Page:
Bahamas Must Deal With Serious Internal Issues
We are quite convinced that the essence of hidden shame in this nation involves the extent to which youngsters are routinely taught to associate sex with money and other gifts.
We are quite certain that those Bahamians who are either living with, or dying from the HIV-AIDS epidemic know quite well why this is their fate.
We are not quite certain, however, that the rest of the population knows or appreciates the extent to which they are being obliged to pay for the fact, and consequences of HIV-AIDS, and other sexually transmitted diseases.
As always, the healthy will pay for those who are ill.
Today we also know that there are several social factors that contribute to the spread of HIV/AIDS in the Caribbean. For example, many men and women have multiple sex partners, a practice that social and cultural norms condone and often encourage. For social and economic reasons, many women depend on men, and are therefore limited in their ability to negotiate safer sex practices. The high levels of sexual violence in some Caribbean countries and the early sexual initiation of youth also contribute to the spread of HIV.
And most assuredly, we also know that there is a connection between a certain type of tourism and the sexual transmission of disease. As noted, a common feature of many tourist areas is the increased presence of a commercial sex industry. Commercial sex work is widespread, well entrenched and increasing throughout the region.
And importantly, transactional sex also occurs, that is, sex for food, sex for school fees, and so on. Commercial and transactional sex may take place under a variety of circumstances. There may be short-term as well as fixed brothel workers, and mobile sex workers; they may be single and married, women and men. Disturbingly, too, there may be children involved as not only has sex tourism has grown, but children and adolescents are being pulled into trade of commercial and-or transactional sex. Male prostitution as evidenced by the occurrence of “beach boys' is also increasing in the Caribbean.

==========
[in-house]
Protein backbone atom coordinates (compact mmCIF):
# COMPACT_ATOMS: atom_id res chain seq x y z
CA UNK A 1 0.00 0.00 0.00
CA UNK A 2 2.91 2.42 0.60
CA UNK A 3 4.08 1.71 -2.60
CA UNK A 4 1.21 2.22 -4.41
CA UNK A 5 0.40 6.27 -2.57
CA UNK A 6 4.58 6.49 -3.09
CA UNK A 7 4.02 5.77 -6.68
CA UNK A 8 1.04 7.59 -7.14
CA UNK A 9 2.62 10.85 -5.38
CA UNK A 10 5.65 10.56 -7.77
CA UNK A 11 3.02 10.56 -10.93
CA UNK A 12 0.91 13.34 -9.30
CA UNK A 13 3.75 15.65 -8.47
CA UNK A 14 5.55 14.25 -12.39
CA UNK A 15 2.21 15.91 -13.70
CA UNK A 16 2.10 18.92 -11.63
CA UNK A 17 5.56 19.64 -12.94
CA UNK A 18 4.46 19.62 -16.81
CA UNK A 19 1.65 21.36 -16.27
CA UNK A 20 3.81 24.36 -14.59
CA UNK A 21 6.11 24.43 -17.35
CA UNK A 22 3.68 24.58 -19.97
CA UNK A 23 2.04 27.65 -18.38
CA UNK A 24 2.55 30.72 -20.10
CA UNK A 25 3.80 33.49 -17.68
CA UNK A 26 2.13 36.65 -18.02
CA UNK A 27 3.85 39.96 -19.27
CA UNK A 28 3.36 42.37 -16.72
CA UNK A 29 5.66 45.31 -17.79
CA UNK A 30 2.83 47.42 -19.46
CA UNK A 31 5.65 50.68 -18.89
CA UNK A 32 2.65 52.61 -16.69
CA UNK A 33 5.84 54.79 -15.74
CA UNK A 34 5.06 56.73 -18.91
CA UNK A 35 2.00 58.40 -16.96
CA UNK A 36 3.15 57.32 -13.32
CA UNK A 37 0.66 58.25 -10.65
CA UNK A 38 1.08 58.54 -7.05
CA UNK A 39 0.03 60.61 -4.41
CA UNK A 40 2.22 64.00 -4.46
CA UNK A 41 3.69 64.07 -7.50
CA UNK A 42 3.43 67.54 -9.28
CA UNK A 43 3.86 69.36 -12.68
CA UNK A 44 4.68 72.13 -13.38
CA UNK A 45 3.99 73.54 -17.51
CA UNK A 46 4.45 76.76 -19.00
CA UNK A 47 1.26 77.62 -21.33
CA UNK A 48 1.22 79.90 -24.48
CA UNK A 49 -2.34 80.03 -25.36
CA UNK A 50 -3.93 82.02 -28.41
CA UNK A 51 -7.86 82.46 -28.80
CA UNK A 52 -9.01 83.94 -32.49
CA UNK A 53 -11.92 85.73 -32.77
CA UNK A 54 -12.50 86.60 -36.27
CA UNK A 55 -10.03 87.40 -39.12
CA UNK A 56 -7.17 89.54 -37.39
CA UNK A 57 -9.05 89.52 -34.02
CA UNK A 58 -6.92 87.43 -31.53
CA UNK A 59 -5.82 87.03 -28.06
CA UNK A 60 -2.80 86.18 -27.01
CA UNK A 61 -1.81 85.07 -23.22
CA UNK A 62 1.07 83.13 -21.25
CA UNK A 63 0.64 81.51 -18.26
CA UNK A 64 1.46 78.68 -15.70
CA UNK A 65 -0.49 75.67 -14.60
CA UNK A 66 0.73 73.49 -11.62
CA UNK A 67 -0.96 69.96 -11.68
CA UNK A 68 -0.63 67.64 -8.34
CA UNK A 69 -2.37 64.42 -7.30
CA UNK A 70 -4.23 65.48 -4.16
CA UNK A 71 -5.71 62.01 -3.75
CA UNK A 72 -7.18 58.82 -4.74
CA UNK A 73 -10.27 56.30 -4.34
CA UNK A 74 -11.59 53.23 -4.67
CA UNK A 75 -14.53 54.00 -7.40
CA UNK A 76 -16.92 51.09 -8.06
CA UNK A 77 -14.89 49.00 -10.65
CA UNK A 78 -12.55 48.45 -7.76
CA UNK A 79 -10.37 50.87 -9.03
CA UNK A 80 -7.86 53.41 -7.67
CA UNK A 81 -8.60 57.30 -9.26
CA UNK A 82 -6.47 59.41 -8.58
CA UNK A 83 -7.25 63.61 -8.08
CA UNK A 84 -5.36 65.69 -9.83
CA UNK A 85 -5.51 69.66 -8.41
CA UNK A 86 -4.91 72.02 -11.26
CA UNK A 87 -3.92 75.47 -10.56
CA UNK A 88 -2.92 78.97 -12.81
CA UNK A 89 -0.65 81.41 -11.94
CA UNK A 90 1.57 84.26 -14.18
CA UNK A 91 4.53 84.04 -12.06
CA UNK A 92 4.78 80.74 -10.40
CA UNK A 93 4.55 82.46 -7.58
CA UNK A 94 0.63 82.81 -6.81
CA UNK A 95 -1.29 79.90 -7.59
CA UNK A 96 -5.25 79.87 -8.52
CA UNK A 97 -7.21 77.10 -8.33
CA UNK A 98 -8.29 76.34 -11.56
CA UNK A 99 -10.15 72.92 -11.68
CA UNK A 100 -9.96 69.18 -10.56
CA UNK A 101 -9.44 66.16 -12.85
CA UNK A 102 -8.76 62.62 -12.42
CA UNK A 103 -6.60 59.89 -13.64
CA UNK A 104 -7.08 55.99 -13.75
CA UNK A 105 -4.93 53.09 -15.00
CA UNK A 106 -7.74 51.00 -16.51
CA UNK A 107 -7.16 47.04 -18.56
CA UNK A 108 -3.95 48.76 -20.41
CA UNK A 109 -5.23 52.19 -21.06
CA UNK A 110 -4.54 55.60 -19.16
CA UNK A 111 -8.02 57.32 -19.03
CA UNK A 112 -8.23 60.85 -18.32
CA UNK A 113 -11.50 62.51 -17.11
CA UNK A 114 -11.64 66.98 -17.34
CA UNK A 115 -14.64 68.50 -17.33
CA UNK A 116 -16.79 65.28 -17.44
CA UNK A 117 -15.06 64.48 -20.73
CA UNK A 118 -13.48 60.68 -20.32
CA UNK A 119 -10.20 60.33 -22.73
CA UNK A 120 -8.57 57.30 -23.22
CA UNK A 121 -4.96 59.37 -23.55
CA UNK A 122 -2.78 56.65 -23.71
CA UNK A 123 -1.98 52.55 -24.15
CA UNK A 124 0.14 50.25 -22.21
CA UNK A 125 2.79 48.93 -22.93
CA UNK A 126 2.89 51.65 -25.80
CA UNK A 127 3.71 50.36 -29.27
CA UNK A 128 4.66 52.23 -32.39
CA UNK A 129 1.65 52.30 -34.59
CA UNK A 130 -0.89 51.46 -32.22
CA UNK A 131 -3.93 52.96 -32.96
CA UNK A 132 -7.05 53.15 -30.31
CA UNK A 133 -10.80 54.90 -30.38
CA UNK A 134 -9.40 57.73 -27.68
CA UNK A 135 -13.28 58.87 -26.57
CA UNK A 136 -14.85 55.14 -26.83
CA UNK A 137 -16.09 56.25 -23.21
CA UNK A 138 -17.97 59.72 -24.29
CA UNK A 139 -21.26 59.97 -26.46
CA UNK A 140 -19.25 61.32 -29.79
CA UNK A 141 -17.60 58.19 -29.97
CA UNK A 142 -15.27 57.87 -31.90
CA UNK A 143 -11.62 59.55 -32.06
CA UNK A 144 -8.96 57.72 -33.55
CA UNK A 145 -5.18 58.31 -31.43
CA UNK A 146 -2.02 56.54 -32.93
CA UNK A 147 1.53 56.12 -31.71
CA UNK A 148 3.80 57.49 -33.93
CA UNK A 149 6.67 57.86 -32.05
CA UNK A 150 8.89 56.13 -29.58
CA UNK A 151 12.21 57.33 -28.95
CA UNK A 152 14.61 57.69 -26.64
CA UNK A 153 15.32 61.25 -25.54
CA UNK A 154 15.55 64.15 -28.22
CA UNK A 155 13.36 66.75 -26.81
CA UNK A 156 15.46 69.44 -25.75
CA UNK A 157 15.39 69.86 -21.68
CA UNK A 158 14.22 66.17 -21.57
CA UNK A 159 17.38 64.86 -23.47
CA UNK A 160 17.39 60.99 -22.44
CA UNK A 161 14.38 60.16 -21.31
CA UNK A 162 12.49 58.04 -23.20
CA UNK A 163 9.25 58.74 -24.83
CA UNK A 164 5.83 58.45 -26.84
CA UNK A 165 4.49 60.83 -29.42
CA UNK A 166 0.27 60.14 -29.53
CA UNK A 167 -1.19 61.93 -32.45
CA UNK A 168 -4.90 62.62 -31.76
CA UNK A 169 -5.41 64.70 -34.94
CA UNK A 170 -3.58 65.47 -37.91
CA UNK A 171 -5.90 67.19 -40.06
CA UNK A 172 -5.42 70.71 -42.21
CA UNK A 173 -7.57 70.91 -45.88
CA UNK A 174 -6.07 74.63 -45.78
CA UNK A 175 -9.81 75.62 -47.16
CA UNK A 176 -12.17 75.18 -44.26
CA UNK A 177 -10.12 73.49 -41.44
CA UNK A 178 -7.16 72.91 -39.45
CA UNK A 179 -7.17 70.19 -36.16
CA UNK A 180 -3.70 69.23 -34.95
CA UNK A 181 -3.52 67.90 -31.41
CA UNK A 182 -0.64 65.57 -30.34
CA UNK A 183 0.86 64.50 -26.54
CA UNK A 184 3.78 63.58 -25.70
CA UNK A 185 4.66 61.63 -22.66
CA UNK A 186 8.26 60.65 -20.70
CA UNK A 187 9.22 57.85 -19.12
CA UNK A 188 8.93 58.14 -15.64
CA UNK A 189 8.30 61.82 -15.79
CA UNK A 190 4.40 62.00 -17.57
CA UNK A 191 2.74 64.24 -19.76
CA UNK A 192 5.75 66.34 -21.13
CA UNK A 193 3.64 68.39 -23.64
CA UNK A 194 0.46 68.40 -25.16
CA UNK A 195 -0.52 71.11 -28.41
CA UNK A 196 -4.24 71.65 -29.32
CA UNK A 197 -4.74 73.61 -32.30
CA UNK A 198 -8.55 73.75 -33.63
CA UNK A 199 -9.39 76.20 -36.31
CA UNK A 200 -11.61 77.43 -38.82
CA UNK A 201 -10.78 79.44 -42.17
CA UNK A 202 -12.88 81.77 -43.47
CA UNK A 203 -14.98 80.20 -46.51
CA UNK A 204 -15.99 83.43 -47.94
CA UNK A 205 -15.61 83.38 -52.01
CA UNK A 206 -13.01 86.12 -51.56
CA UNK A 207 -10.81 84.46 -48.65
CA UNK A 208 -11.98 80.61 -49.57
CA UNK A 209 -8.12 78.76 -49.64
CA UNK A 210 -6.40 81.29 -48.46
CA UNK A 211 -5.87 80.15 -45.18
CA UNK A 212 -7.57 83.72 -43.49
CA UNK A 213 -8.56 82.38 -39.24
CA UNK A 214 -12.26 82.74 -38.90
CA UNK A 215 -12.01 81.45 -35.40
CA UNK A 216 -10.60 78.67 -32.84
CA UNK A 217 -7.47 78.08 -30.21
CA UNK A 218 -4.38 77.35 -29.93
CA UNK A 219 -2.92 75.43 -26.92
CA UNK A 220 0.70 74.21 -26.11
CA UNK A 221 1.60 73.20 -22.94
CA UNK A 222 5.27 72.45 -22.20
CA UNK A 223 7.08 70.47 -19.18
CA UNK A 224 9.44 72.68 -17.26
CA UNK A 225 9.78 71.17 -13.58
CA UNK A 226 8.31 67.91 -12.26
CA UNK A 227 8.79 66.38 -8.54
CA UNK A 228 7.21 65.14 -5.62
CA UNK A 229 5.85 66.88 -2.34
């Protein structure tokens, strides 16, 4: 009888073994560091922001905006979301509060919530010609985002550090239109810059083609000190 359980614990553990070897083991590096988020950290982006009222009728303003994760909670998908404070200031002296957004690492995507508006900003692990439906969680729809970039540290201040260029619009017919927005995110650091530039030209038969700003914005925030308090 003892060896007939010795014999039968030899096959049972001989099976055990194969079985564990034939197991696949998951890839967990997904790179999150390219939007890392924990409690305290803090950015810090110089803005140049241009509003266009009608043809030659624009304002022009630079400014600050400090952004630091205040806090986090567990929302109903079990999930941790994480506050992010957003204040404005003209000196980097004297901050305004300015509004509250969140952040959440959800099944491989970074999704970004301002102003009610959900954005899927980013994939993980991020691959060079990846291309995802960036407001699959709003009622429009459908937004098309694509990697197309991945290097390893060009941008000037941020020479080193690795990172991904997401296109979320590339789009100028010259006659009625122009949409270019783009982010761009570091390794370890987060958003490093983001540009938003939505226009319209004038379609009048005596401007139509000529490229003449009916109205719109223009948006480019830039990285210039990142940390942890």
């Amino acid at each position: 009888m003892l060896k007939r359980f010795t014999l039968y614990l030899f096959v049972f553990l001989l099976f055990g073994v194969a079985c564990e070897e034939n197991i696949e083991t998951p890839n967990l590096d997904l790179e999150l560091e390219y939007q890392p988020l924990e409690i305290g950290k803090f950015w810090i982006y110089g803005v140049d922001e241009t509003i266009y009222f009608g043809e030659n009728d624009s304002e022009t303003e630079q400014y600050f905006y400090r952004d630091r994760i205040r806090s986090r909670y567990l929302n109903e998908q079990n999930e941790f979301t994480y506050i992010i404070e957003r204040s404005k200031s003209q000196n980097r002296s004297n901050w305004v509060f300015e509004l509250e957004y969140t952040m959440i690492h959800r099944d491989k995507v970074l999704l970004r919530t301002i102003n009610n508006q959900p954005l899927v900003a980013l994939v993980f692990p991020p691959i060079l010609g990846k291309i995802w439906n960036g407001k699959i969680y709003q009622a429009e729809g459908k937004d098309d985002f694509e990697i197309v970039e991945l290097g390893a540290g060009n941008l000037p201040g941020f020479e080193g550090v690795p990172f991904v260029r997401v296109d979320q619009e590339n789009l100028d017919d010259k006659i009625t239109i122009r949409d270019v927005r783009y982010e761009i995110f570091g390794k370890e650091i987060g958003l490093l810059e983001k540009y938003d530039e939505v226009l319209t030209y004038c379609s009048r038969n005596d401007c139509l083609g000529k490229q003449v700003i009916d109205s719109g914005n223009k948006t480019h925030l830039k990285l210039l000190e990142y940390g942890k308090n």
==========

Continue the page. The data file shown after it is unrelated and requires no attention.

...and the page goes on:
And we also know that sexual predators –including so-called “sugar daddies'- lead the pack that view young people as little more than racks of “fresh meat.'
And so, despite a plethora of jeremiads about what HIV-AIDS epidemic is all about- and despite the barrage of pleadings as to the destructiveness of this pandemic-scourge-there are any number of Bahamians who are apparently oblivious to consequences of the part they are playing in perpetuating this destructive process.
And tragically, this nation's youth population is at greatest risk. On any given day, parents, teachers and other caregivers are treated to a venomous menu of bad news and horror concerning the extent to which sexual predators are about their business of spreading disease, and bringing havoc to so many.
While the plaintive advertisements warn against “older men having sex with young girls', these clearly fail to take note of the fact that both boys and girls in The Bahamas, and elsewhere in this region, are routinely initiated into sex by men and women who are prepared to pay these adolescents.
We are quite convinced that the essence of hidden shame in this nation involves the extent to which youngsters are routinely taught to associate sex with money and other gifts. This phenomenon is par for the course in a society where it is said that money talks, and big money talks big.
Were it not for a conspiracy of silence between teachers, parents, and other caregivers, we are quite certain that truly decent and law-abiding citizens would have already risen up in righteous indignation concerning the abuse of children. How else, we ask, is anyone to make sense of the statistics which speak to the rising incidence of sexually transmitted diseases in youth, and the alarming extent to which the HIV-AIDS epidemic has taken up residence in the ranks of the young?
And how else, we would like to know, is it that more and more young women are being impregnated by Only God Knows Who, and practically nobody is ever charged with statutory rape? By now everyone should know that when some youngster comes forward and is pregnant, somebody did it.And the attentive public has a right to know who that someone is. We all know that whoever he is, he is a rapist, and perhaps also a disease vector.
Interestingly, the predator is usually quite well known to any number of people in the community. Some know him as the policeman. Some recognize him in the jitney driver. Others know him as the pastor. Some know him as a family man. Others know him as a pillar of the community. The fact of the matter he is also a sexual predator, and social menace. And herein lies the social pathology, while he is sometimes very well known, practically no one ever talks.
A part of the explanation for this sorry state of affairs is rooted in any number of small town hypocrisies, where sexual issues are very often pushed, as it were, out of sight, and out of mind. Sometimes the results can be quite tragic. There are tragic cases –where parents in denial concerning what was happening to their children- are forced to face facts when their children are tested positive for a sexually transmitted disease. And most heart rending, are those occasions when they learn that it is HIV-AIDS.
This terror must stop.
Editor, The Bahama Journal